Targeting the intestinal stem cell niche through energy and metabolism signaling, for colorectal cancer chemoprevention using aspirin and metformin
Lima, Ana Cristina da Silva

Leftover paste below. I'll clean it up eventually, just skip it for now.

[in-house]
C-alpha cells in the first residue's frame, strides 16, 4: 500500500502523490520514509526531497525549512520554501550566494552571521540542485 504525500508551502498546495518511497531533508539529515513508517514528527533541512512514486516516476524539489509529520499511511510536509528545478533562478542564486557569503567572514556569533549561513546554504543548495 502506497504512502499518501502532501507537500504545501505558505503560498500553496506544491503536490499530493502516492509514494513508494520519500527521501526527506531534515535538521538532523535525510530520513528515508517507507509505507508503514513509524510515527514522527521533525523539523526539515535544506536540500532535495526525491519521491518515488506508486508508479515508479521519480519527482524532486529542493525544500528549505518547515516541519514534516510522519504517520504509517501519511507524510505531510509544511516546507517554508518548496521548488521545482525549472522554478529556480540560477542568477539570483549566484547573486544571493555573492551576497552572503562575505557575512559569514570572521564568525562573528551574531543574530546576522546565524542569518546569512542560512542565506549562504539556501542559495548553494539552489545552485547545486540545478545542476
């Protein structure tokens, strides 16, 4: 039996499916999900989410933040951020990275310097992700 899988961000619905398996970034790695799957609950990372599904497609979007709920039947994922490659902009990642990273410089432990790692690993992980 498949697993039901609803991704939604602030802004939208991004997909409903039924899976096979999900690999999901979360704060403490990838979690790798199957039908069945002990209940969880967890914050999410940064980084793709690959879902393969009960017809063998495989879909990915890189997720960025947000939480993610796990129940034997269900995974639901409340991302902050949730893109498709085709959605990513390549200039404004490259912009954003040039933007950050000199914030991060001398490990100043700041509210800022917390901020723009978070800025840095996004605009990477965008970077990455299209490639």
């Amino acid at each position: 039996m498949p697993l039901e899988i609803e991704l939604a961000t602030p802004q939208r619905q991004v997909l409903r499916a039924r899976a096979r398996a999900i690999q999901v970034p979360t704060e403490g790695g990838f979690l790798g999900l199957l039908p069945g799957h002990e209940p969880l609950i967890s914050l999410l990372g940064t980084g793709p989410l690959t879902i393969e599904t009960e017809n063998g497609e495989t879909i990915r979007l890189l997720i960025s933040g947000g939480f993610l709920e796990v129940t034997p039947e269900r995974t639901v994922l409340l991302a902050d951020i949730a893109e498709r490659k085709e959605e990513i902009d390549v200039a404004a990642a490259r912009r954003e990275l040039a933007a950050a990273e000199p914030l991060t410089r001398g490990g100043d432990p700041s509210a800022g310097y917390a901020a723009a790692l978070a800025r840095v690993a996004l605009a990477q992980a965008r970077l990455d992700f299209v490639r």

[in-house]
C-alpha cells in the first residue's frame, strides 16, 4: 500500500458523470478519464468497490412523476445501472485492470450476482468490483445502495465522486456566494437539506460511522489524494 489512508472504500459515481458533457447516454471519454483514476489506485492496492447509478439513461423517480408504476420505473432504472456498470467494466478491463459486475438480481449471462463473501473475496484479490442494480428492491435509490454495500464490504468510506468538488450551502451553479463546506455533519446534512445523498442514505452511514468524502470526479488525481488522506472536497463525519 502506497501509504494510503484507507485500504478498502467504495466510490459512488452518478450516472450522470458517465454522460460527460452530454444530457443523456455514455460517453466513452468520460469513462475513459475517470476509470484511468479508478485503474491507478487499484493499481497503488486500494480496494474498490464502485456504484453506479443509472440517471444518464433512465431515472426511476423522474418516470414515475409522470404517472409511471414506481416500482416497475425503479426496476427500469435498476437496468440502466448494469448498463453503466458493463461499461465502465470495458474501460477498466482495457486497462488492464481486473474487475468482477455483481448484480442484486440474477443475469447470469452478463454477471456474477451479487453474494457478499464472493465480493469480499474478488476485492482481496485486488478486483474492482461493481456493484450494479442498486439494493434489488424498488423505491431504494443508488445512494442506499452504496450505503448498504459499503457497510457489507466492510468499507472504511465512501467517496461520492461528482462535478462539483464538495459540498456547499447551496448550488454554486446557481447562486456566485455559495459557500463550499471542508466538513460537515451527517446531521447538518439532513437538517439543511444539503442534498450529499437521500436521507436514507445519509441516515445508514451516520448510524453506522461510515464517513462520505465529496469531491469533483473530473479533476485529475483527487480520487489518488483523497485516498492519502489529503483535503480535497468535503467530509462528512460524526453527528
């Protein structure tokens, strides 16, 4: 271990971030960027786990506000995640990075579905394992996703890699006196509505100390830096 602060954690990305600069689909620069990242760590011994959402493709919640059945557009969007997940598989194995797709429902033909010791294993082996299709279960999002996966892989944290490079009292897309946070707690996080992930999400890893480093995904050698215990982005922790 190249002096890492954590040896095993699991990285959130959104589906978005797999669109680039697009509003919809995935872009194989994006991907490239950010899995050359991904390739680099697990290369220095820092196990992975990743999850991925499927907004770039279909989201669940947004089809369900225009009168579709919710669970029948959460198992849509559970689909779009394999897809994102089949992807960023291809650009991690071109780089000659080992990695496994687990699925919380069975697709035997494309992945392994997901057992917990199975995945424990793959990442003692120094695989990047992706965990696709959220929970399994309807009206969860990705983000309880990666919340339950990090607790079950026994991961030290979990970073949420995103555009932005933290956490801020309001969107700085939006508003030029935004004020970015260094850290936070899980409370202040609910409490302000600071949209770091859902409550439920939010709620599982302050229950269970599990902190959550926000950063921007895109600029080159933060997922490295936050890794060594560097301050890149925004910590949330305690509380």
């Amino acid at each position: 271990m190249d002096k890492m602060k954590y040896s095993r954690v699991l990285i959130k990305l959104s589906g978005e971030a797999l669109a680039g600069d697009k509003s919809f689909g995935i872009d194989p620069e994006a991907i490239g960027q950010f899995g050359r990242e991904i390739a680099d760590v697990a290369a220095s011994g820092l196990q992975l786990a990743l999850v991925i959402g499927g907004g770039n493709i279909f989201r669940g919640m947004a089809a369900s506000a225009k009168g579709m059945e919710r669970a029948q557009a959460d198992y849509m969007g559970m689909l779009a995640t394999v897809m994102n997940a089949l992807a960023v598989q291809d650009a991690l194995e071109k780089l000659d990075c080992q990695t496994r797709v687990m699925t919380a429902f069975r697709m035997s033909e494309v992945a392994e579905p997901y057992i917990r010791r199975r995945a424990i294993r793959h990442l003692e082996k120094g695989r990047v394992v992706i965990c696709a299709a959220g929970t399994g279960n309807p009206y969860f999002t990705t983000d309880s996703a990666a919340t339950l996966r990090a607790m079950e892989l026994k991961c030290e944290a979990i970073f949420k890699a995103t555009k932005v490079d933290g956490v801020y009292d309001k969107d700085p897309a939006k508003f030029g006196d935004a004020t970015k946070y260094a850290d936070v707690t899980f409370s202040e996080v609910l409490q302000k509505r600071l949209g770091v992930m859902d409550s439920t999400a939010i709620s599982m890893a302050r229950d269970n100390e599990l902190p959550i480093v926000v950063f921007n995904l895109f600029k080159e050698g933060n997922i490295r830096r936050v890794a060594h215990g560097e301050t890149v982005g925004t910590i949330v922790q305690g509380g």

Colorectal cancer (CRC) although largely preventable, remains the second most common cause of cancer-related deaths in the United Kingdom. Obesity, type 2 diabetes and physical inactivity are CRC risk factors that alter metabolism. Growing evidence indicates that overnutrition increases ‘stemness’: the ability of intestinal stem cells to self-renew or differentiate. The mechanistic target of rapamycin (mTOR) pathway, a central metabolic regulator, is elevated in CRC and modulates stem cell response to nutrients. Therefore, chemopreventive agents which regulate nutrient signalling may be used to combat the increase in obesity-related CRC. Aspirin and metformin have been independently shown to decrease CRC incidence. Aspirin has been shown to have a differential protective role in obese individuals. Both drugs reduce stemness in CRC cell lines independently, however, the potential of the combination of aspirin and metformin for the chemoprevention of obesity- driven CRC remains to be explored. Hence, this thesis aims to understand whether aspirin and metformin decrease overnutrition-driven stemness in CRC, while exploring their synergistic potential and mechanism. In CRC cell lines, aspirin and metformin treatment reduced transcript levels of stem cell markers LGR5 and CMYC, and inhibited mTORC1 downstream target phosphorylation levels. Utilizing 3-dimentional (3D) sphere formation assays revealed that aspirin and metformin also reduced stem cell function in the HCT116 cell line. Drug combination showed a stronger effect compared to either drug alone, and synergy assays confirmed that drug combination has a synergistic effect. These effects on the stem cell niche were further validated in mouse Apcfl/fl intestinal organoids, whereby aspirin and metformin reduced clonogenicity capacity. Patient organoids from different genetic backgrounds were established: sporadic, familial adenomatous polyposis (FAP), and Peutz- Jeghers syndrome (PJS). Upon treatment with aspirin and metformin, LGR5 and CMYC transcript levels were reduced in all normal mucosa patient-derived organoids. Aspirin and metformin attenuated the effects of lipid mixture overnutrition in mouse Apcfl/fl organoids and normal mucosa patient-derived organoids. Transcriptome analysis of aspirin, metformin or combination treated HCT116 cells further demonstrated the synergistic effect and revealed potential pathways modulated by these drugs: ER stress and the spliceosome. My findings provide a novel insight for the potential role of the combination of aspirin and metformin for CRC chemoprevention, particularly in ‘at risk’ obese individuals.